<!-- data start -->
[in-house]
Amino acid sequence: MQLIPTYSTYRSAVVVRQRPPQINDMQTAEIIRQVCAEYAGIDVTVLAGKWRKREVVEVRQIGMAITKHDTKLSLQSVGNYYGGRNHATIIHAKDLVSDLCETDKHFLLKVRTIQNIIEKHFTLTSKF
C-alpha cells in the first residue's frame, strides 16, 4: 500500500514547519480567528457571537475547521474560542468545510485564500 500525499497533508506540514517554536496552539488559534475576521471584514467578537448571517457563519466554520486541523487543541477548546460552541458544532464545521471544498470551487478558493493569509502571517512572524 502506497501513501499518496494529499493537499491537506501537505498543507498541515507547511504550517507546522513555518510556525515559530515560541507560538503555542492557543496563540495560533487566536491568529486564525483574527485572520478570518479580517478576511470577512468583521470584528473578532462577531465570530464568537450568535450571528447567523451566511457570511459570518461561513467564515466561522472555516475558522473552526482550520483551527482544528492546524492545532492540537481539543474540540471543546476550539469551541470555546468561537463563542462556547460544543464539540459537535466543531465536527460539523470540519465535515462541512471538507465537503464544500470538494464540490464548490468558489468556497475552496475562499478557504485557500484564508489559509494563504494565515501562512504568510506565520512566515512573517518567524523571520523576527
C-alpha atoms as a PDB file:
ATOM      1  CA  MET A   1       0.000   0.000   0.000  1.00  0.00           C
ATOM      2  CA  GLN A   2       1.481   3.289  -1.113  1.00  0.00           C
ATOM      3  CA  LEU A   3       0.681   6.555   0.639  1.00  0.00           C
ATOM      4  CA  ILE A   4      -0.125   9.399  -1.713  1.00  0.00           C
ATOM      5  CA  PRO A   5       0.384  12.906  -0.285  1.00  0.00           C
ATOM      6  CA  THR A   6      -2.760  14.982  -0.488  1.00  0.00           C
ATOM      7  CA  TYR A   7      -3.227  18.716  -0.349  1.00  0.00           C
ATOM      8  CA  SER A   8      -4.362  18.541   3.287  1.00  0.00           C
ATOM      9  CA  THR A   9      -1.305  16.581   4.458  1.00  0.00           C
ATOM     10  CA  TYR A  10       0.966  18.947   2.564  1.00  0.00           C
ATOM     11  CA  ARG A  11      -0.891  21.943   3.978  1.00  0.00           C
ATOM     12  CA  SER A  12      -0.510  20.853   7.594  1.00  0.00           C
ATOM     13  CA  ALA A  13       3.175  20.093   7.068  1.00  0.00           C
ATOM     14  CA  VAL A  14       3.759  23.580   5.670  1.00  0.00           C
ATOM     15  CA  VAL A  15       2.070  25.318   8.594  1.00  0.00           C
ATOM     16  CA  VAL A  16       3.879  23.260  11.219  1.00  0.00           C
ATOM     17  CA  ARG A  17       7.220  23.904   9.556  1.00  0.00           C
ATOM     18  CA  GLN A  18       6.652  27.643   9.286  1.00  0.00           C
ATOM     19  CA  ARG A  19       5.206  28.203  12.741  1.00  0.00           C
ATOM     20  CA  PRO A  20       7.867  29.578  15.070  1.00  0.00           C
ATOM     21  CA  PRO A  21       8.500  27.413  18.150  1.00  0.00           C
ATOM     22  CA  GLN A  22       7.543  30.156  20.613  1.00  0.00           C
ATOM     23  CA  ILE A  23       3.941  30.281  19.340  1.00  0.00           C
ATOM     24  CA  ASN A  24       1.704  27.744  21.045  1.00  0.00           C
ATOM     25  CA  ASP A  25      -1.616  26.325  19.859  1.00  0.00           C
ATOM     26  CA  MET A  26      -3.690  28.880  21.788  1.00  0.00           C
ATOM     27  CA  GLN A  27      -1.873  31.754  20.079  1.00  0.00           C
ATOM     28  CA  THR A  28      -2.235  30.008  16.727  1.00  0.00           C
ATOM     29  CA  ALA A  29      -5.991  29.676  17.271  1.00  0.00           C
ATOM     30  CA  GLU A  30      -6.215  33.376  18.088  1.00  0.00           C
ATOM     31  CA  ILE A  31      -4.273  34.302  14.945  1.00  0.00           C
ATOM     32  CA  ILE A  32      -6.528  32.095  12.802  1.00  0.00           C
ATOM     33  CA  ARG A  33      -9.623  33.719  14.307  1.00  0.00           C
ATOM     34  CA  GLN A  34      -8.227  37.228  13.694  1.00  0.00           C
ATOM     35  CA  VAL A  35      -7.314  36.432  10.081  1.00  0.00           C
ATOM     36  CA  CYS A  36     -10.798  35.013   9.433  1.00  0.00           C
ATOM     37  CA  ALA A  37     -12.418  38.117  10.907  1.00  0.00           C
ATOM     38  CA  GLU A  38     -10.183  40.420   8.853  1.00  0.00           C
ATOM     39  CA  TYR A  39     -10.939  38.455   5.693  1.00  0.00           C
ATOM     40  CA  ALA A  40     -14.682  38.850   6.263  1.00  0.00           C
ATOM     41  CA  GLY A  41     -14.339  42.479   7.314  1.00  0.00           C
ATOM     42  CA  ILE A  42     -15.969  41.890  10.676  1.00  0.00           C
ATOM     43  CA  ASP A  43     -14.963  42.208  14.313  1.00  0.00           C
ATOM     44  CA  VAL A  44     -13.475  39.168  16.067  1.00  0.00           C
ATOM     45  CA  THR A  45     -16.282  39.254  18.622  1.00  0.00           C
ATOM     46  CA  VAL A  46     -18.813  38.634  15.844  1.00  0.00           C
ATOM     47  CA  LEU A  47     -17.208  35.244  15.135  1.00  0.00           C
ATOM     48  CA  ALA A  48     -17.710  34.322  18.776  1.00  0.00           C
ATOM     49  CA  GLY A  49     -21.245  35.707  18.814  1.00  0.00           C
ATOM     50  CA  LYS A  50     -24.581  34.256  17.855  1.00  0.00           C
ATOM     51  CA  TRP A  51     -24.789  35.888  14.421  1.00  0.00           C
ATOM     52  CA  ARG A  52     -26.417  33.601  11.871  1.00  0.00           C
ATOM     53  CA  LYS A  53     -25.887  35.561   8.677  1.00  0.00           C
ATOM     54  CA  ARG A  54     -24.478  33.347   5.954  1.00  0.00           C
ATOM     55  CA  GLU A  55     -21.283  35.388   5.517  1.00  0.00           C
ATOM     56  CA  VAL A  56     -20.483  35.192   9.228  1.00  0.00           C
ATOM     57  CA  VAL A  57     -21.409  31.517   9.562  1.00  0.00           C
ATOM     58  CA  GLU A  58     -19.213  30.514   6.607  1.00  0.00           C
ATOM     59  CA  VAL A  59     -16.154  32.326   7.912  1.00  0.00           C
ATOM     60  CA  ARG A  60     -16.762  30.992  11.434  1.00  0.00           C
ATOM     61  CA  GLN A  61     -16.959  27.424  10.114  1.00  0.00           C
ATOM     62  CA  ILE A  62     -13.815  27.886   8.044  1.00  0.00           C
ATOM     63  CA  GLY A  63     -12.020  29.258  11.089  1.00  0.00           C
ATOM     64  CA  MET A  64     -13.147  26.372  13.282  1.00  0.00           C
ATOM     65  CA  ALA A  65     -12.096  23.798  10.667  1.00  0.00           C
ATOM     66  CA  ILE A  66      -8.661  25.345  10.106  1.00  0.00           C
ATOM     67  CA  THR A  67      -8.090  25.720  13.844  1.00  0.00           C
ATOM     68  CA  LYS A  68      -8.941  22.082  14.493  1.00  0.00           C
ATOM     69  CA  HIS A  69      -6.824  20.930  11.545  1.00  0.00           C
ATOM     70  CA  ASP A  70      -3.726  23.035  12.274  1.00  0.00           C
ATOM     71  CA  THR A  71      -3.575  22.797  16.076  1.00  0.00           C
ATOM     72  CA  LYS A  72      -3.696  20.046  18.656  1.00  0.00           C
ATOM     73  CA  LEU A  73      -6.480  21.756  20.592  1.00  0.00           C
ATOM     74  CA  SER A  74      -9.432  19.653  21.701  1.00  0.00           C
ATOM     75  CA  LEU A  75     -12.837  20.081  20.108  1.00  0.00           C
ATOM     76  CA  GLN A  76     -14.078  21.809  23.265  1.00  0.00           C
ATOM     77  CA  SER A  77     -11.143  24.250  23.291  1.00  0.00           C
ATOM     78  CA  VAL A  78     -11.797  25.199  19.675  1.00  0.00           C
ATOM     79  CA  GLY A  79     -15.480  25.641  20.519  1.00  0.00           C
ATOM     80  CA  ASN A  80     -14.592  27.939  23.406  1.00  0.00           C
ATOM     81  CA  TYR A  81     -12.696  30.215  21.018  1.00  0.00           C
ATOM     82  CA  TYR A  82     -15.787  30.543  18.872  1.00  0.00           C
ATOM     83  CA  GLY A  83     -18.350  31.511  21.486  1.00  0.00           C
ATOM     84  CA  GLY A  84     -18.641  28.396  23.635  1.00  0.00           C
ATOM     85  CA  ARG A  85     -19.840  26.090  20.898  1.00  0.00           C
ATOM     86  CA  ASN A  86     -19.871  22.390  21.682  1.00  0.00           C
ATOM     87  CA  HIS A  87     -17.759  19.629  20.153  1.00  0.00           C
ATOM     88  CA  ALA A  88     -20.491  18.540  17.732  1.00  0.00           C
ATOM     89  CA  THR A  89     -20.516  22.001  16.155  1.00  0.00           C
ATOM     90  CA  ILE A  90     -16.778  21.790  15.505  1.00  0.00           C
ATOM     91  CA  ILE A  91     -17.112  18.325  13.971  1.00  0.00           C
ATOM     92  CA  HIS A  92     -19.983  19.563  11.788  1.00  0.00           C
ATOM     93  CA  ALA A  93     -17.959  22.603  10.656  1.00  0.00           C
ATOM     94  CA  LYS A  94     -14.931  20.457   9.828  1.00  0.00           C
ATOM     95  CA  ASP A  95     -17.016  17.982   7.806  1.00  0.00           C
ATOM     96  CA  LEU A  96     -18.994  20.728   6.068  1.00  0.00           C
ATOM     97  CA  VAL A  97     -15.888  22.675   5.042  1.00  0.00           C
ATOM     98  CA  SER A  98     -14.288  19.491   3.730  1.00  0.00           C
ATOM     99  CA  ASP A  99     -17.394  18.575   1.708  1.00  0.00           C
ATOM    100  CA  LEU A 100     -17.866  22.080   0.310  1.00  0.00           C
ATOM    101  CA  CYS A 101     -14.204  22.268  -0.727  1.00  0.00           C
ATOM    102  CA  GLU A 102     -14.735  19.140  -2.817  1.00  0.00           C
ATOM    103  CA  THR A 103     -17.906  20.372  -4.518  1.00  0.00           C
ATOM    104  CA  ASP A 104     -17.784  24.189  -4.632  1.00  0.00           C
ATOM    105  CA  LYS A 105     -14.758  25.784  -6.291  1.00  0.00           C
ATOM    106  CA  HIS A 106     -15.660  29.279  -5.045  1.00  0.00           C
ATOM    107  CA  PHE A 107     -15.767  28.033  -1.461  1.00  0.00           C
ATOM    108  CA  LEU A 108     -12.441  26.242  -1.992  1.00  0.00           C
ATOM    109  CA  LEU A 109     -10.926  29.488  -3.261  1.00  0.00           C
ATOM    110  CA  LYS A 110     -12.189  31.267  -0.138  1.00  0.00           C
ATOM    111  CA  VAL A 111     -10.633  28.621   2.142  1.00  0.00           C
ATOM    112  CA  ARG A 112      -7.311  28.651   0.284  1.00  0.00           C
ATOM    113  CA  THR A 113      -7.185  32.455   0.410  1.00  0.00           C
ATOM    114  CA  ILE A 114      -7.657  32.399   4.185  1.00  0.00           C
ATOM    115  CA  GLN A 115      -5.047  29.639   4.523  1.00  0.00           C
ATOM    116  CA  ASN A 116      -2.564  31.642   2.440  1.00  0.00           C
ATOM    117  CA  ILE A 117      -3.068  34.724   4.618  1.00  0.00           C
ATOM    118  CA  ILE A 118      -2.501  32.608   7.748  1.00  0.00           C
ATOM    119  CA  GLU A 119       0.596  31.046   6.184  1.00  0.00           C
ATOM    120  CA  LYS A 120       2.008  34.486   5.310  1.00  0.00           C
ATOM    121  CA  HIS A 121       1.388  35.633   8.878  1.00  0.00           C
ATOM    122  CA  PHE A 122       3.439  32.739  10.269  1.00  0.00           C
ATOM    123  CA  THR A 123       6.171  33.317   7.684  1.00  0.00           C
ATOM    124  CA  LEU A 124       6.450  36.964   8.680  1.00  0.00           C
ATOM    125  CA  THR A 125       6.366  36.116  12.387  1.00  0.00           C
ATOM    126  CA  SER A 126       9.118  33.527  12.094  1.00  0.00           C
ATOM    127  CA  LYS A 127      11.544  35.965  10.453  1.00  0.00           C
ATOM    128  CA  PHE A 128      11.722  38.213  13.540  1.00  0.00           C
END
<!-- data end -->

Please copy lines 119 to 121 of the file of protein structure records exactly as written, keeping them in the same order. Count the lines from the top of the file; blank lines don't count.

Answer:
ATOM    115  CA  GLN A 115      -5.047  29.639   4.523  1.00  0.00           C
ATOM    116  CA  ASN A 116      -2.564  31.642   2.440  1.00  0.00           C
ATOM    117  CA  ILE A 117      -3.068  34.724   4.618  1.00  0.00           C